Joe Strummer: Through Death And Glory
If I had a time machine that could take me back to see one rock concert, it would have been the Clash, around 1979. No question. No debate.
Thinking of all the potential concerts: U2 in Austin during the Joshua Tree tour, Nirvana at a club in Seattle in early, early 1991, Pearl Jam and the Red Hot Chili Peppers at the Ranch Bowl in 1992, when each band was hungry and had something to prove. Public Enemy in 1989 in New York. James Brown at the Apollo in 1968 (OK, that one would be close).
But, honestly, at their most intense, their most politically active, their most artistic, I don't think there has been a rock band that could take The Clash on when they were at their peak. Their intensity was destined to implode in a few short years. But a few years was all that Joe Strummer needed to propel rock into a realm that U2 and Rage Against the Machine would later get into.
I would love to say that I got into them by discovering a hidden 'London Calling' album at a garage sale when I was eight and had my world turned upside-down. Instead, I initially associated the band as 'The band with the funny armadillo in it,' for their huge hit and video, "Rock the Casbah." Heyah, I was eight.
The Clash was a band that was never considered 'cool' by some standards: they didn't have the destructive antics of the Sex Pistols. What's worse, they actually CARED about melody and politics. To care about political change implies two uncool traits for people: vulnerability and awareness of what's going on in the world. Joey Ramone might have cared, but he disguised his feelings with silly pop-ditties about sniffing glue and punk rock chicks.
Joe Strummer did not have that luxury. Even their most punk album, their self-titled debut, had songs that attacked police brutality, but sympathized for the blue-collar folk who had no choice but to be a police officer in economically depressed times. He alienated punk purists by signing his band to CBS. And with London Calling, he dared to create an expansive album that incorporated everything from blues to rockabilly.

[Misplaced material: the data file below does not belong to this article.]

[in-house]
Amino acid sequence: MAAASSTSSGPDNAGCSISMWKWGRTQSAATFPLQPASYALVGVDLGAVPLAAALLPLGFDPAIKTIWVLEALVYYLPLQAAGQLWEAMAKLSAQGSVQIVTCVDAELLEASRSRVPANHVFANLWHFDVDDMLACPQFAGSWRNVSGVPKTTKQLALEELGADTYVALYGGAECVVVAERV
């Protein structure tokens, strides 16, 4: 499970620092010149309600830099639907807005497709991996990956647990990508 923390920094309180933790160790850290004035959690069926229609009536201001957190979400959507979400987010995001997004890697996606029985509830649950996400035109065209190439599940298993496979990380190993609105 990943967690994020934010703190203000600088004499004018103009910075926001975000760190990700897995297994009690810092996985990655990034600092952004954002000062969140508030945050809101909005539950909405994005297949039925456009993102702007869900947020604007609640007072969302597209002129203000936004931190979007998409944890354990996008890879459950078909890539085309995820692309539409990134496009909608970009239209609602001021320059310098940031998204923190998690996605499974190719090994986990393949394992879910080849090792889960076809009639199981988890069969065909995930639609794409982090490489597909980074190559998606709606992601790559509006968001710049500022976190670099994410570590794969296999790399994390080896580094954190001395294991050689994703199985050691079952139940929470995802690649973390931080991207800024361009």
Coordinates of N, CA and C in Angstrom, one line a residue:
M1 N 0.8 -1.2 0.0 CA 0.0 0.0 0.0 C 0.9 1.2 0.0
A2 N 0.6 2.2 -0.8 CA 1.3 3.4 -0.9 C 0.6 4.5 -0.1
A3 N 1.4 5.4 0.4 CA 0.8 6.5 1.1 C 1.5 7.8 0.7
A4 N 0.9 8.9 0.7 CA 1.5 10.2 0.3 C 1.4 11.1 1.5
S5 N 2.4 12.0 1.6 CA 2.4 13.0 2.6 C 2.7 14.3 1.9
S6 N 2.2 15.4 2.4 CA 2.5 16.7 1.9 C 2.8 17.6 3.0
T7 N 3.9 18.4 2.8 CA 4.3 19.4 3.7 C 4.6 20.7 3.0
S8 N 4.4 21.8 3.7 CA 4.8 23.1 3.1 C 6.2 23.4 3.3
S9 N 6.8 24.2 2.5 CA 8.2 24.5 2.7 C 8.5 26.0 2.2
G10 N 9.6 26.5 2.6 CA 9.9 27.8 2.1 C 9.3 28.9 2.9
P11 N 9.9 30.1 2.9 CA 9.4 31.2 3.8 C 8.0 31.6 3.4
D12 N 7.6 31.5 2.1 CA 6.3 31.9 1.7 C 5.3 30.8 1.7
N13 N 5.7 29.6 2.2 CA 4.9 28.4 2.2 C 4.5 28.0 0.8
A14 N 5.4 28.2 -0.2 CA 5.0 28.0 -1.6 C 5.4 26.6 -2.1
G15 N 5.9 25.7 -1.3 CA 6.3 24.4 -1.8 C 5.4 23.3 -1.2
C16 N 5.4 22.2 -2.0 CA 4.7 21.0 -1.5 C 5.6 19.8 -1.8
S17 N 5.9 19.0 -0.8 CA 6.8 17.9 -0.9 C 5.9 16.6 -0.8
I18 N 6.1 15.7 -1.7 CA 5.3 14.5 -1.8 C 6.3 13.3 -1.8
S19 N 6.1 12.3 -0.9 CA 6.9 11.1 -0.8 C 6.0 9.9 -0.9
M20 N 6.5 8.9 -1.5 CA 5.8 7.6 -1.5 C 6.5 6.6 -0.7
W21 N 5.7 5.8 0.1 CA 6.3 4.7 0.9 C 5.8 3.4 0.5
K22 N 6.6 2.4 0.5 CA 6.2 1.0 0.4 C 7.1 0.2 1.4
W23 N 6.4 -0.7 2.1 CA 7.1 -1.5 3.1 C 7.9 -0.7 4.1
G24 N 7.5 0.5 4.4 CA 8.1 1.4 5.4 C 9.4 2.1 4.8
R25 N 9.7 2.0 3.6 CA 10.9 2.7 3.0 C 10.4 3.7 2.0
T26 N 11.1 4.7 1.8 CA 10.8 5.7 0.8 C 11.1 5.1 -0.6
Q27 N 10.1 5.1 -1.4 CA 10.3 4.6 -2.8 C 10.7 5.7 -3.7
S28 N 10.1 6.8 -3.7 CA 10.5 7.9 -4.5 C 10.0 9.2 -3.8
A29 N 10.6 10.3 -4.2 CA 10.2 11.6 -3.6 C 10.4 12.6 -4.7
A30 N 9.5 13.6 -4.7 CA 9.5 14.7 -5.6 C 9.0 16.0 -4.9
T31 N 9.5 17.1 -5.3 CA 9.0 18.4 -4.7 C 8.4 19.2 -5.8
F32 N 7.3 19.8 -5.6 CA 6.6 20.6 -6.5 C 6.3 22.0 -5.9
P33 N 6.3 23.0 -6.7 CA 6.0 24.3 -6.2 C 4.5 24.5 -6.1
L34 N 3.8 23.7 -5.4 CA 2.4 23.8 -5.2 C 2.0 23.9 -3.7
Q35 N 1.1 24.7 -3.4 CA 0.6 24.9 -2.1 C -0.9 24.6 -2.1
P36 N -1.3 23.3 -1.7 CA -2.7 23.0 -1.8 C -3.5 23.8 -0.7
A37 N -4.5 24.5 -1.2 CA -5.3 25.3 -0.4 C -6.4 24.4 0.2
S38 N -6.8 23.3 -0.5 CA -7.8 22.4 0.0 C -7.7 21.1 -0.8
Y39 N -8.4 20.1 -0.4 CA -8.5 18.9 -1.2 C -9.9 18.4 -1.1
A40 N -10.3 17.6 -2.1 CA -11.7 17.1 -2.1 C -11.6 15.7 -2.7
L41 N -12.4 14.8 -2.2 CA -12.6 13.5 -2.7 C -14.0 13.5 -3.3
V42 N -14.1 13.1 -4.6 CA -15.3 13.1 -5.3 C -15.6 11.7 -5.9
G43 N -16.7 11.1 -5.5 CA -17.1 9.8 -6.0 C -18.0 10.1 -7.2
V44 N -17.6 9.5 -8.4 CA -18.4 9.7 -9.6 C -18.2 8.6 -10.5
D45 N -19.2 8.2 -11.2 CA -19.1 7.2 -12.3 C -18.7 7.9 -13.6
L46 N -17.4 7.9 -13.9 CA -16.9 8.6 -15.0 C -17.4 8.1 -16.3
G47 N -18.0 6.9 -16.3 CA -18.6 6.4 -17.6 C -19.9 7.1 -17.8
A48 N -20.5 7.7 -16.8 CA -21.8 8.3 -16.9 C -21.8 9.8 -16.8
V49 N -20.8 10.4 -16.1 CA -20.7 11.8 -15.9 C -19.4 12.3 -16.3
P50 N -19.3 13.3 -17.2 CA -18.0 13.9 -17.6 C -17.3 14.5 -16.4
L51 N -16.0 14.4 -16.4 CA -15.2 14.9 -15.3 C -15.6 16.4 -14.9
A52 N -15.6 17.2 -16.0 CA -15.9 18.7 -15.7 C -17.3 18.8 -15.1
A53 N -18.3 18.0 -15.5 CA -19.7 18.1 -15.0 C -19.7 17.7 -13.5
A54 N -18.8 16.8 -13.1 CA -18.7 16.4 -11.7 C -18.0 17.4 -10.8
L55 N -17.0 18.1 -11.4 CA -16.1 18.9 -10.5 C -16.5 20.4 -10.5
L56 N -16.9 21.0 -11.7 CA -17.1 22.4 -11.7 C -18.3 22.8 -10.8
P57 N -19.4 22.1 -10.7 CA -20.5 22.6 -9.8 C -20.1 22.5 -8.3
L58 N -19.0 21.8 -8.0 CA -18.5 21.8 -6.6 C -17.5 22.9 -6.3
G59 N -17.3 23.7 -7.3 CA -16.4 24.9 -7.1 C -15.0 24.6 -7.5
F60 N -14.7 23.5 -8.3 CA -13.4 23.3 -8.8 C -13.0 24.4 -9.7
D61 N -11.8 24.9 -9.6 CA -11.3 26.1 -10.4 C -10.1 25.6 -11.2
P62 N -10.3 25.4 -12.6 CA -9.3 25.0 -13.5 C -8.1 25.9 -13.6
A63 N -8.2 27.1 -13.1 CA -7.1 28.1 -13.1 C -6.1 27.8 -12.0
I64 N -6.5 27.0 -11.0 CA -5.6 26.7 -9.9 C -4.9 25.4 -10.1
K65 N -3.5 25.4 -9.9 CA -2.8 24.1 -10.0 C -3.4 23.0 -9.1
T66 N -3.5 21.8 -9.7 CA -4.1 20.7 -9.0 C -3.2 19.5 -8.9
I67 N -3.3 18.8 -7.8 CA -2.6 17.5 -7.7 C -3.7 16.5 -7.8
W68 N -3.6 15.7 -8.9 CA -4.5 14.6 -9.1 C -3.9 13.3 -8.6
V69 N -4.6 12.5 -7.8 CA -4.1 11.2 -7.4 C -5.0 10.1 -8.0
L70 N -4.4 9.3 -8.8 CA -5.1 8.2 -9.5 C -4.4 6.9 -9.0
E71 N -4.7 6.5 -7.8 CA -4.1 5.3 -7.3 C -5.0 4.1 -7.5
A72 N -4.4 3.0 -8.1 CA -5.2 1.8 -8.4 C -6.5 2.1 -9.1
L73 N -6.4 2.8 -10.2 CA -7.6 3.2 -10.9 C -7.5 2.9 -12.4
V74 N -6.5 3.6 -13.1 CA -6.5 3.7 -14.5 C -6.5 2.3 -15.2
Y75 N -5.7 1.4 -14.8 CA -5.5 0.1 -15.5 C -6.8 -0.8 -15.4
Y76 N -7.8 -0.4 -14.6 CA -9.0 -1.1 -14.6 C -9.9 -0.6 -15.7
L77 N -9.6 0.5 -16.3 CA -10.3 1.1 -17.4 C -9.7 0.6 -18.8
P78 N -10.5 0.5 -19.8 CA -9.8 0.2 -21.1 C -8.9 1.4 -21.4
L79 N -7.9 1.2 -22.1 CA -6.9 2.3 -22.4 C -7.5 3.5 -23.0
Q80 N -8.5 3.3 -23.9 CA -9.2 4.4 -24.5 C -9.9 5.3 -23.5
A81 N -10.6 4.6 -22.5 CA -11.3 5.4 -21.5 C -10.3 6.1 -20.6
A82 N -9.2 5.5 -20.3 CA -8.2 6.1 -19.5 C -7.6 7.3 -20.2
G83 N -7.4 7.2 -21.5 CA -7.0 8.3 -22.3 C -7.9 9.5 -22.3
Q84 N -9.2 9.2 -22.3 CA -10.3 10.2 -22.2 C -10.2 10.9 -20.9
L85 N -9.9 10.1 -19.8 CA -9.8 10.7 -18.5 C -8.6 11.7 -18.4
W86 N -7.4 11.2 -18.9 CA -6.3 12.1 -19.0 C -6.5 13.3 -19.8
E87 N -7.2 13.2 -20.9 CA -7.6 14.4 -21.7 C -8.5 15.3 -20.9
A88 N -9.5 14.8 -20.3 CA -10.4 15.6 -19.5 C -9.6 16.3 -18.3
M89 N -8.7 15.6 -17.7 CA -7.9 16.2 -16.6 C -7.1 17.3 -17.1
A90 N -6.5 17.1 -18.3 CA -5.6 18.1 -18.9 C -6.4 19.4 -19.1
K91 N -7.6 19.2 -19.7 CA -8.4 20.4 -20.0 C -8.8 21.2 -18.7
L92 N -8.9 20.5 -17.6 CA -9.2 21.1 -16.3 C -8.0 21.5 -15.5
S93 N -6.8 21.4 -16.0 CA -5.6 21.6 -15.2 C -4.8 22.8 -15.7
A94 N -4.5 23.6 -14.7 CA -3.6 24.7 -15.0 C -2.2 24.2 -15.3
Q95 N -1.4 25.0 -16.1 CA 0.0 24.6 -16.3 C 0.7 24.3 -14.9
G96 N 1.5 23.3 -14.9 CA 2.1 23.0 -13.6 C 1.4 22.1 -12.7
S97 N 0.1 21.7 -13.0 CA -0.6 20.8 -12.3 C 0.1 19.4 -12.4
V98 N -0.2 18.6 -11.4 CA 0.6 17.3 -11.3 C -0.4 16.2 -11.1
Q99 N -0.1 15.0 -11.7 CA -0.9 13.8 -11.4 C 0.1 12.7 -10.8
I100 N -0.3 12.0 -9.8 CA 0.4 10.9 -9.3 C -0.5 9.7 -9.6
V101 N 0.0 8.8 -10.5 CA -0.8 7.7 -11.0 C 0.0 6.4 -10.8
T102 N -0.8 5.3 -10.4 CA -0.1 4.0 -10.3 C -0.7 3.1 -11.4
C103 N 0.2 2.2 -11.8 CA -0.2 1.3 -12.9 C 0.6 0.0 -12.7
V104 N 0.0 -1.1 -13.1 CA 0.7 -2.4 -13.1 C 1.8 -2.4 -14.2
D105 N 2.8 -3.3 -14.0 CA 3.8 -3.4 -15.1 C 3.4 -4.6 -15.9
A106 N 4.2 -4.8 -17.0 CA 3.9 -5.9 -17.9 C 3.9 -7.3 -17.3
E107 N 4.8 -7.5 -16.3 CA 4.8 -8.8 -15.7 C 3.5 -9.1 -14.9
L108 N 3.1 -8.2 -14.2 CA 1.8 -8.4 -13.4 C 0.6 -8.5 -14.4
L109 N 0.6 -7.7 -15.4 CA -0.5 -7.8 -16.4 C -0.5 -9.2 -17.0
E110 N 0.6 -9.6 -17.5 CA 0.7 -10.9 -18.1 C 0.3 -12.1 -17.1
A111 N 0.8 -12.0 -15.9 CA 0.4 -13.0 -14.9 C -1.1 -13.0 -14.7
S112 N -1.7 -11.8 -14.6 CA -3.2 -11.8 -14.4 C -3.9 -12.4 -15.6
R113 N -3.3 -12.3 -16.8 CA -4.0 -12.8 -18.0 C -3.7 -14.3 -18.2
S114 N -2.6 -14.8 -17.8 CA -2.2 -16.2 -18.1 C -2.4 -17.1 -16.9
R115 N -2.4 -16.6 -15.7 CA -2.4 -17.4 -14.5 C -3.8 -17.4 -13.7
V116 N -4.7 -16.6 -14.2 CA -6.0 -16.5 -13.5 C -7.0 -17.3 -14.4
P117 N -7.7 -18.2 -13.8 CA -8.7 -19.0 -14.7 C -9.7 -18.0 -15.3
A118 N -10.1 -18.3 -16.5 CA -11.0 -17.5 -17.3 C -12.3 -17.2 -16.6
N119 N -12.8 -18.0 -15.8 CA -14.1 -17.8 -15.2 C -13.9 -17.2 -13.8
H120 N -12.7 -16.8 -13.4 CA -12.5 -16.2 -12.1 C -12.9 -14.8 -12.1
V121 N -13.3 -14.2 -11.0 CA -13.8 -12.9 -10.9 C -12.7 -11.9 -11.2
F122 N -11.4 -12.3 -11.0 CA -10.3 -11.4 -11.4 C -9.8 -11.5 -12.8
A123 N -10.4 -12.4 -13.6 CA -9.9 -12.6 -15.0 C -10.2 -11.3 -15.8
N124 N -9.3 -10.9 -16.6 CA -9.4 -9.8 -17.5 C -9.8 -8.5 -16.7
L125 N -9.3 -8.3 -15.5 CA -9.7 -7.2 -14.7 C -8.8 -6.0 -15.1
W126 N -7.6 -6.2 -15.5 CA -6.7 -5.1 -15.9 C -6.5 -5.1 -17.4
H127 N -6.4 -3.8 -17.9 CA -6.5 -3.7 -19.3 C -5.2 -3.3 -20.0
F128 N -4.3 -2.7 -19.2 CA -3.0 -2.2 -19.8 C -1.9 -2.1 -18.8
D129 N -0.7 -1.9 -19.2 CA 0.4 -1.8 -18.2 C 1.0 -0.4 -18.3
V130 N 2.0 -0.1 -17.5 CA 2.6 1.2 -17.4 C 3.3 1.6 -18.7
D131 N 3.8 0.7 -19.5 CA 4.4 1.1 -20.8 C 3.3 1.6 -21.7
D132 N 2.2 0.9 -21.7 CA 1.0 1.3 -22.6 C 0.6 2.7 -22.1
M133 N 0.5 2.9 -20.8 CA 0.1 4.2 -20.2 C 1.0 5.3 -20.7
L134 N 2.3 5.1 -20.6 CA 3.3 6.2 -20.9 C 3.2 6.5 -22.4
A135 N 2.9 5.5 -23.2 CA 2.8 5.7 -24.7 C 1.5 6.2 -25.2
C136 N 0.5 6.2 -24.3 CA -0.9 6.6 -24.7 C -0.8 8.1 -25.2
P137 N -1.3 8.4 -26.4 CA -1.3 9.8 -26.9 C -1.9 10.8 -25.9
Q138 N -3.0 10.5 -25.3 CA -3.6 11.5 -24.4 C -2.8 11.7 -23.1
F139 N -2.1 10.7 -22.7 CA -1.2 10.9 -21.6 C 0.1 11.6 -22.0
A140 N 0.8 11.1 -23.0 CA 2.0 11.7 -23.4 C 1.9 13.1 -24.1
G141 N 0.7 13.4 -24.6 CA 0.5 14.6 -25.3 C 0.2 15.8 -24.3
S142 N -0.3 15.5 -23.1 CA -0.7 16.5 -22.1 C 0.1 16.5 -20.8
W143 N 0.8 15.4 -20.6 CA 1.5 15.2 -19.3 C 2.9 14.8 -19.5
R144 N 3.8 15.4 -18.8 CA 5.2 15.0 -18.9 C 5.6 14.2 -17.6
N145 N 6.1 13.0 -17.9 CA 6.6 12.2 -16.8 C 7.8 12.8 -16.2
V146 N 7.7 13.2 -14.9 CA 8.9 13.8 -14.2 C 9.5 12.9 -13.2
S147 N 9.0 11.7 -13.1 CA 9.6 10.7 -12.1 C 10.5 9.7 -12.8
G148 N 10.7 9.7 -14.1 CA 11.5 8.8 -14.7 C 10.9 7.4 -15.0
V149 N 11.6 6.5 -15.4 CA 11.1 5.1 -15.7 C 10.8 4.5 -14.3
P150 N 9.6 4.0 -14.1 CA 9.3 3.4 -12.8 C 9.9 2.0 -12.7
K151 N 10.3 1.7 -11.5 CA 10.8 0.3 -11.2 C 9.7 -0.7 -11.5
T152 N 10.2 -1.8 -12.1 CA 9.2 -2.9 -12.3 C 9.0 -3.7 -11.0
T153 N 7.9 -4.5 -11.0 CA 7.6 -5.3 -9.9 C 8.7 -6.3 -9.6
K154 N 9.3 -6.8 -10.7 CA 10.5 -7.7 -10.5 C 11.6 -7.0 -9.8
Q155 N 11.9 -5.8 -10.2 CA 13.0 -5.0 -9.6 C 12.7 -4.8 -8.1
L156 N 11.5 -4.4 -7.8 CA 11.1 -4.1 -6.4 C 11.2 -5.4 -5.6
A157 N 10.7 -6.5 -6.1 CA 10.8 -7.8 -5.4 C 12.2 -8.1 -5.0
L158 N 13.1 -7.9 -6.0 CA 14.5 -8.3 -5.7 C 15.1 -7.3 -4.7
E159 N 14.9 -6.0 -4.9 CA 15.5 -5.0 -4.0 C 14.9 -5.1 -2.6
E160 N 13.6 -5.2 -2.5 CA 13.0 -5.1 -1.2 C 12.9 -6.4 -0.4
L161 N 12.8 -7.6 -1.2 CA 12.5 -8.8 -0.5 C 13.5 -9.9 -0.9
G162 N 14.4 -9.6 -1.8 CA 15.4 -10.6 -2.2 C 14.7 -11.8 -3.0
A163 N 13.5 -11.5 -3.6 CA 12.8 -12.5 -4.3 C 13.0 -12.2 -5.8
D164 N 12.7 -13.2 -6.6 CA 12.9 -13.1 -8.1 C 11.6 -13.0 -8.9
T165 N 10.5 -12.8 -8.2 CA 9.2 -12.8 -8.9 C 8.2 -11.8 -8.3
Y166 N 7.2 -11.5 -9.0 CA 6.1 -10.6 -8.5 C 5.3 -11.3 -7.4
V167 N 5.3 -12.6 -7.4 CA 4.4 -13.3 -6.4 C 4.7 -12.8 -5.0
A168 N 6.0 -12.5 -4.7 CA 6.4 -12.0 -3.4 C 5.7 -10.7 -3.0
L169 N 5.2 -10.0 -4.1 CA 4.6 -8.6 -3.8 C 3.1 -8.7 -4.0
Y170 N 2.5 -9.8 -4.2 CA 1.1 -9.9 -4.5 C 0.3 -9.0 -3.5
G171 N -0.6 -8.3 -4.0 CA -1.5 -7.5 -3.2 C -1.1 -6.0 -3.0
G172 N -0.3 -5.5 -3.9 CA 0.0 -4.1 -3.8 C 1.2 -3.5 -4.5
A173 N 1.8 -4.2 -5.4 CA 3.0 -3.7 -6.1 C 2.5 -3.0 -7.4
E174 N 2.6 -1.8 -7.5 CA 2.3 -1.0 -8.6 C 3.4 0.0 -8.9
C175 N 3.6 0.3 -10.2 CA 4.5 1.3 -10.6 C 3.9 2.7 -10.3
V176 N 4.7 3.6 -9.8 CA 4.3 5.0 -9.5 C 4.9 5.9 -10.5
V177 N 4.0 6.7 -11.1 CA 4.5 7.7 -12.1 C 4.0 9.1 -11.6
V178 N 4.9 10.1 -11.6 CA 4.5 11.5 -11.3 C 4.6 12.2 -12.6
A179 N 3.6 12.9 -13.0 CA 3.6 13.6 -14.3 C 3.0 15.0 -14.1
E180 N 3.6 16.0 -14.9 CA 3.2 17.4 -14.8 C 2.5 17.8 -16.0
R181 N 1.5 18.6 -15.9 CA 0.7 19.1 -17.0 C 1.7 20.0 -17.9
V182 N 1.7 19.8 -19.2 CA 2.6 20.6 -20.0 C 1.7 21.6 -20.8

In interviews, Strummer said he smoked so much pot, he should be a bush. But he didn't dabble in the 'hard stuff.' Even after the Clash disbanded, he kept busy, from creating one of the best movie scores of recent memory with Grosse Point Blank to creating a new band and touring extensively. Unlike some band leaders, where people almost wait to read their obituary, it was almost assumed that Strummer would be around. He would be around to to be inducted into the Rock and Roll Hall of fame this year. He would be around to constantly tease Clash-lovers about a possible reunion, although he thankfully has avoided the dreaded 'reunion' tour that has tarnished the legacy of countless bands.
But, he's gone. On December 22, 2002, Strummer died of a heart attack. An all-too-ordinary end to an extrodinary man. His latest band, the Mescaleros, was just starting to gain a following. But Strummer will forever be remembered for his work with The Clash. Of course, The Clash was so much more than Strummer: Paul Simonon and Topper Headon provided the pulse for The Clash and Mick Jones made sure the most radical of statements had a catchy rhythm to it. If you didn't watch yourself, you were singing about the Spanish civil war or the methodical ways that racist groups target their victims.
The shock has worn off in the past few weeks. But the sorrow will come back when the band gets inducted into the Rock and Roll Hall of Fame later on this year. U2 and Rage Against the Machine have done great work in carrying on what The Clash accomplished, but they had none of the humor of the band. One song could be as provocative and confrontational as "Killing in the Name of," but the Clash would throw in a song like "Rudy Can't Fail," a pub-anthem if there ever was one.
So I raise a brew in honor of Mr. Strummer: a man who knew that even though idealism has its limitation, losing that optimism is an even bigger waste.